In North Carolina, students who take US History, no matter the achievement level, are required to take an end of year exam formulated by the state. This is in addition to the AP exam that students of that class will take in early May. There is approximately one month between the two exams and that puts me in a bit of a strange position. My AP students by virtue of the need to be prepared for the College Board exam have completed the entire survey course in US History. And though it is true that we must do well on the state test, it has never been much of a challenge to AP caliber students. Here is where this unit fits (I say this only because if it were not for this scheduling phenomenon, I do not think I would have time to pull this off). Teachers should be forewarned that unless you are free of curricular restrictions, this project is not likely the best choice. I think it will take a great deal of class time and probably have to take place over the course of several weeks. I also think that it will require having available library time and space so that students can do adequate research.
My high school will be brand new next year and will be about 1500 students strong, including only grades 9-11. The students at this school will not necessarily represent a diverse population. It is in a wealthy suburban area and is already being considered, with no evidence yet, as one of the best schools in the district. Early registration numbers show that I will have at least 4 sections of AP US History and that each section will be comprised of 30 or more students. This presents a potential logistical problem but one I will address in the strategies section of this unit. Suffice it to say that I think for the project described in this unit I will have the proper level of student to be successful.
My proposal is to have students write what I am going to call micro-biographical essays (MBE). The goals I hope to accomplish through this exercise are three-fold. If American History is made less complicated by exploring history through the writing of MBEs (cutting down the mass of material into consumable quantities) it is my feeling that they will be less intimidated by the discipline and more willing to study history as they move forward in their educational careers. Second, I want students to learn the biographer's craft. If they have a better understanding of what biographers and historians do, then we might draw out a sort of empathy that makes learning history less abstract and the sorting of historical ideas less intimidating. Third, and maybe a little less important to this unit, I am going to create the William A. Hough High School Historical Society. There are actually a number of things I hope that this group will do over the course of the school year but primary among them, and germane to this unit, will be to build a website where they will post their MBEs so that their research can be shared with others. In particular, I hope it will become a valuable resource for students who might be taking the AP class in US History for years to come.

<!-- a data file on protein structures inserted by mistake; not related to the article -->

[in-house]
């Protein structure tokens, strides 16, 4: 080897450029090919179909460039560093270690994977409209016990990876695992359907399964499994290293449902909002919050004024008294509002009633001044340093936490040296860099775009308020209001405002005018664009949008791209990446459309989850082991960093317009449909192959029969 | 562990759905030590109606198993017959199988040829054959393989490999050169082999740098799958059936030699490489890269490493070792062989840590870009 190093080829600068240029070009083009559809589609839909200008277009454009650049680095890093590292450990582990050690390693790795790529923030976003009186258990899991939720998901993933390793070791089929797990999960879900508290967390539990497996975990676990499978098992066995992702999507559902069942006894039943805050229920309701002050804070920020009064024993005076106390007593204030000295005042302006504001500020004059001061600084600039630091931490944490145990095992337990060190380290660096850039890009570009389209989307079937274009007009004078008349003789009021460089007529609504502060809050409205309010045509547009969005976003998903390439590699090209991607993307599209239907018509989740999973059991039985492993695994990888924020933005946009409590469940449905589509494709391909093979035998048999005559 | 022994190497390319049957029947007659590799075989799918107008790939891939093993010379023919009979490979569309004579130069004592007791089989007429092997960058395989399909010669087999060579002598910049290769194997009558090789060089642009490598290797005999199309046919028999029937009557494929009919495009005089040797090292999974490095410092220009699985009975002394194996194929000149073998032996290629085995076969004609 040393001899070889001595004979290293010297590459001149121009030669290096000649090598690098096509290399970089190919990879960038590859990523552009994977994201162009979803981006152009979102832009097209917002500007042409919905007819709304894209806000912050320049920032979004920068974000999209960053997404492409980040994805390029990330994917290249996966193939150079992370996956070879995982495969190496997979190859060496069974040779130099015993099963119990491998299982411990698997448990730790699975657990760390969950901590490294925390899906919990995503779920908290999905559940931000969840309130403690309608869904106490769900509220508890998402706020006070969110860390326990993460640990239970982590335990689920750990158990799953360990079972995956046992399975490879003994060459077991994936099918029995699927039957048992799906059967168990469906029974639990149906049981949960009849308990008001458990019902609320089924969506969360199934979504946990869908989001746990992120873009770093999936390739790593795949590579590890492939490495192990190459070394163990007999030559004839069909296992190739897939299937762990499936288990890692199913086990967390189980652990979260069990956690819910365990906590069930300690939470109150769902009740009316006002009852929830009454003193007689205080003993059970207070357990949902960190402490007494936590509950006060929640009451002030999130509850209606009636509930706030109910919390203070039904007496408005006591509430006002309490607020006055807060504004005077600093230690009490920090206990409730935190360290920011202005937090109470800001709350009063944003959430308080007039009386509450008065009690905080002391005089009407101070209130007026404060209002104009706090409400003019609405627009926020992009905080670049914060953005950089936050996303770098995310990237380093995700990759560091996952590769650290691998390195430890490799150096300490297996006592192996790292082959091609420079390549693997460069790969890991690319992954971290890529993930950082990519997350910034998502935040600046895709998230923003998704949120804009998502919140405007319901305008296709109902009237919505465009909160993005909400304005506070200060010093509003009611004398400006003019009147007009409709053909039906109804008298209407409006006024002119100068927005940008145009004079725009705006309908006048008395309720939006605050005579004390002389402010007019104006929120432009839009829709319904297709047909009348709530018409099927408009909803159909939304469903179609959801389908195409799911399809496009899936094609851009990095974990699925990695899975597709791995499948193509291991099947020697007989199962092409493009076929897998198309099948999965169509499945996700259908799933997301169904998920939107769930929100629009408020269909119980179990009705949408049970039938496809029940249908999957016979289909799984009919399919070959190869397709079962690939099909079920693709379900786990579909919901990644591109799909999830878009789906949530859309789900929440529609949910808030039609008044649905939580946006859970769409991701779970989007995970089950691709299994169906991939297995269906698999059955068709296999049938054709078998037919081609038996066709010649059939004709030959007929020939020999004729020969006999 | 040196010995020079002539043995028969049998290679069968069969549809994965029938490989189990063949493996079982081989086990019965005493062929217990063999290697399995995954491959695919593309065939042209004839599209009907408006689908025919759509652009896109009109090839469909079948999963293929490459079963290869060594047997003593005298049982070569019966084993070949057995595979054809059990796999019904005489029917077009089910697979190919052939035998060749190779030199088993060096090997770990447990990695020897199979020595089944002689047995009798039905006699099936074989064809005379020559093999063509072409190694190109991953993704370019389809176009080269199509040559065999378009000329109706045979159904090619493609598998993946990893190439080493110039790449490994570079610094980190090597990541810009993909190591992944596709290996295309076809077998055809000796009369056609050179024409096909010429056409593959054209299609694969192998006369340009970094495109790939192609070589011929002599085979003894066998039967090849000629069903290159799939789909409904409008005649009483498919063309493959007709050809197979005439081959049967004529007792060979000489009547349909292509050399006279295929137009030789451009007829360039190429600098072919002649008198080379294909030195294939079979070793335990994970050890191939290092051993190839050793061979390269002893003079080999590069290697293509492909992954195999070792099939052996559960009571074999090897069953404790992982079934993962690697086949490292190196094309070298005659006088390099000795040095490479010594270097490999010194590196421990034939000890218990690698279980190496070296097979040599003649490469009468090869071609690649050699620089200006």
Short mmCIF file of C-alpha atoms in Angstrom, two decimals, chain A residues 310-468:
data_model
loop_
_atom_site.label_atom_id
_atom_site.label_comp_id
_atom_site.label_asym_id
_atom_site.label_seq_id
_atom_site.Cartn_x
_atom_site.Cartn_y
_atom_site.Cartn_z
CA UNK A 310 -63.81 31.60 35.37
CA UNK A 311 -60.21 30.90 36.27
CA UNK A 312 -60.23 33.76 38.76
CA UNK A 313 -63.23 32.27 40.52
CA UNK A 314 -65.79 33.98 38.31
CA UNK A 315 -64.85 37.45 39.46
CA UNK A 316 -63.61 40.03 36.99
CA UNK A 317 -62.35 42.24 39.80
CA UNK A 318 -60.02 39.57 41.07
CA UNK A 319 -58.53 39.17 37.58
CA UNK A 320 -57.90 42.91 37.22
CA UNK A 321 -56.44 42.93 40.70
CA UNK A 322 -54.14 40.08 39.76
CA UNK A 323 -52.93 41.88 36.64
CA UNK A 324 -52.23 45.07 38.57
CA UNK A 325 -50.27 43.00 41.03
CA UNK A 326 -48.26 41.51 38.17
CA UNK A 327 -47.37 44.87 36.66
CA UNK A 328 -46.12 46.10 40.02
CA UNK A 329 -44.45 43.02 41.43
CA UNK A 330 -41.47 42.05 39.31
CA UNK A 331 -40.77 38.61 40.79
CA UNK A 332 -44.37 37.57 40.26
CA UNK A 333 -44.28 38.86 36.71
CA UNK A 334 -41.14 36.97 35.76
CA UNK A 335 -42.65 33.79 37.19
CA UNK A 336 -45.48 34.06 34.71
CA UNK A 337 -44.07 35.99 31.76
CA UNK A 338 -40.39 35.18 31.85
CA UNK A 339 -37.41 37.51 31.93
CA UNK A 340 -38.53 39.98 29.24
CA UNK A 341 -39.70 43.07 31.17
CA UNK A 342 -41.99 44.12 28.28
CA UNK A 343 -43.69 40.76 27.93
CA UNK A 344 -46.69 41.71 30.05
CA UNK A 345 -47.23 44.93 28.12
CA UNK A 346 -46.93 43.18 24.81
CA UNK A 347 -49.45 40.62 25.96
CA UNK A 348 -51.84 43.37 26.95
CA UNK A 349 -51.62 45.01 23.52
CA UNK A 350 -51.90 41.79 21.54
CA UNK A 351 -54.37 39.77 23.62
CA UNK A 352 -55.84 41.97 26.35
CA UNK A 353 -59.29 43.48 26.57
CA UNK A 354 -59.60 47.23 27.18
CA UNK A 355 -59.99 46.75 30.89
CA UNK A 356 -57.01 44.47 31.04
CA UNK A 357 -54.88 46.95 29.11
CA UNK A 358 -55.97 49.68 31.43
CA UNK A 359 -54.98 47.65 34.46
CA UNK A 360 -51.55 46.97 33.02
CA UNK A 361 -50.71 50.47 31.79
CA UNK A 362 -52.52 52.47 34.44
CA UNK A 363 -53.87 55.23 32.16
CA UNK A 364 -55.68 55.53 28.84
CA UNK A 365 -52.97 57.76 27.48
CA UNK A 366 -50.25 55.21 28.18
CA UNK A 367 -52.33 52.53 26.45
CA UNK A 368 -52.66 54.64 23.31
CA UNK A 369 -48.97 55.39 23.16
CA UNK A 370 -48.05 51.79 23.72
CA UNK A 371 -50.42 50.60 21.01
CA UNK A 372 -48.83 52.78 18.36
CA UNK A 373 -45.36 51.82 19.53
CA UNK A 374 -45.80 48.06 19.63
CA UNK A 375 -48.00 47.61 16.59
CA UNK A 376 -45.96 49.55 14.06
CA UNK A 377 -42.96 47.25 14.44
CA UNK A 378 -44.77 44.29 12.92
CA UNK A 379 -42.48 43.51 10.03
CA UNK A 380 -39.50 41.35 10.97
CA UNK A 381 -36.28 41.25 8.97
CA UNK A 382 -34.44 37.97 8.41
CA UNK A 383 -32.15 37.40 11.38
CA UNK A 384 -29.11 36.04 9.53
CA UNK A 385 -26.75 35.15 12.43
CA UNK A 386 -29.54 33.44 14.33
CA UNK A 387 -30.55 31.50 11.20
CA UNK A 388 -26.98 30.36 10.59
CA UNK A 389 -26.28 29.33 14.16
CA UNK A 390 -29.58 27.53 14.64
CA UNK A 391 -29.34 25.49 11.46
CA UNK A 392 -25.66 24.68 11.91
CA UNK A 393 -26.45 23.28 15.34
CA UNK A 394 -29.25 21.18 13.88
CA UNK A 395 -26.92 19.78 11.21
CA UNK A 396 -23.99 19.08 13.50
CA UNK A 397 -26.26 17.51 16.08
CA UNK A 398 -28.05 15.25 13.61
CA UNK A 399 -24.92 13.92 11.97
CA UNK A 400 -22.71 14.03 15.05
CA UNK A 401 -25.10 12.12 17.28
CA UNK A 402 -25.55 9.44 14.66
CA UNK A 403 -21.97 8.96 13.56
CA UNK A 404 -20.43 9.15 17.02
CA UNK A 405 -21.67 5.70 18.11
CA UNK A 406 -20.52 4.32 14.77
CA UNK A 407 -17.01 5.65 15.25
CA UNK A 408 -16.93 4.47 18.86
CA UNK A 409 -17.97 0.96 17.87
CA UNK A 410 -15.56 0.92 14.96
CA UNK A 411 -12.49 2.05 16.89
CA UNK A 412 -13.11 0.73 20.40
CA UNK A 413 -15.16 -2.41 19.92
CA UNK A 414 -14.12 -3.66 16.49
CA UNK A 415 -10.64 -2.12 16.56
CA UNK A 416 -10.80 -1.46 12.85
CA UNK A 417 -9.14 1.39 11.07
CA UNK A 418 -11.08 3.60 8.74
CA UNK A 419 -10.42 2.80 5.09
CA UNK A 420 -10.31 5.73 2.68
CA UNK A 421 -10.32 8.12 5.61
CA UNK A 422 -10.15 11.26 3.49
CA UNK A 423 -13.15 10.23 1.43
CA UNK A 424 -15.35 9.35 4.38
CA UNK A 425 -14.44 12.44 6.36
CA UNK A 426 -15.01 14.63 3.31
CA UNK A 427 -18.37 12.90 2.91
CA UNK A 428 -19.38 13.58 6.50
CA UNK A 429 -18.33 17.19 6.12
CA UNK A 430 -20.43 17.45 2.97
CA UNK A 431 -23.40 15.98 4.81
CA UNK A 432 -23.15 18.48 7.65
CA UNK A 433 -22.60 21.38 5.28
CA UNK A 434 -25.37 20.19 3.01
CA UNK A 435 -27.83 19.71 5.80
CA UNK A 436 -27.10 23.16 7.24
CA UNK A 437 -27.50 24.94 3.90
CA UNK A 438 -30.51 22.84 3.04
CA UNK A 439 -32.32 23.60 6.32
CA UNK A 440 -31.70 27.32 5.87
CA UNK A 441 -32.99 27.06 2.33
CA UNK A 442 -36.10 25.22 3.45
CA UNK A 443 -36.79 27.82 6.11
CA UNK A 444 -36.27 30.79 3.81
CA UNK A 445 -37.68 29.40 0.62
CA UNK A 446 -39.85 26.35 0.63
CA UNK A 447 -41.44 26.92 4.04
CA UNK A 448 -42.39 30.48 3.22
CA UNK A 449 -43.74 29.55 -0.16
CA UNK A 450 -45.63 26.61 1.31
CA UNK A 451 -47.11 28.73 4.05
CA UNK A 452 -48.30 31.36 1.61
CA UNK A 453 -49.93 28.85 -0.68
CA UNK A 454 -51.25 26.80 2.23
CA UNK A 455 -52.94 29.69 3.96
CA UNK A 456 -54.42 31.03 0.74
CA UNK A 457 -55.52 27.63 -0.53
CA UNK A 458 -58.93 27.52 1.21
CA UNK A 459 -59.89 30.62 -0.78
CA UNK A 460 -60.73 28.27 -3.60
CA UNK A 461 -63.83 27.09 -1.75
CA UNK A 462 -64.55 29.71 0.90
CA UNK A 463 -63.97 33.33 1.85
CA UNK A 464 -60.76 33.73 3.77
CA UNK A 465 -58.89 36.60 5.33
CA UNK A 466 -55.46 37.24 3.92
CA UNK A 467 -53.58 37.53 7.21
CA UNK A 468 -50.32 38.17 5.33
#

Hermione Lee refers to biography as "life writing." But makes it abundantly clear in her Very Short Introduction to Biography that it is not so easy to determine exactly what that means or in what sort of narrative form it should be translated. Indeed, it is clear that there are some serious and difficult questions to be answered when considering writing a biography. Lee suggests that among the more troubling questions in biographical writing are whether the author should cover the entire life of the subject (what to include or omit, i.e., the chronology to examine), what kinds of sources are to be used and whether (and how) authors can judge their authenticity, how the author decides upon a through-line (the narrative focus), and the point of view the biographer is going to take which can also depend upon the relationship of the author to the person in question. 1
These are obviously going to be hard questions for my students as well. But it seems that going through the process to handle each of these questions is what will make the exercise edifying and thus worth the struggle. Students will be making some tough intellectual choices. Biography writing requires them to use analytical and rhetorical skills. They are practicing the craft of the biographer; it will widen historical knowledge and demand that they develop perspective. Those choices give them ownership and ultimately authorship. The strategies that follow later in this unit will sort out all the details as to how I think all of this will occur. But first I want to explore the reasoning behind the construction of this unit.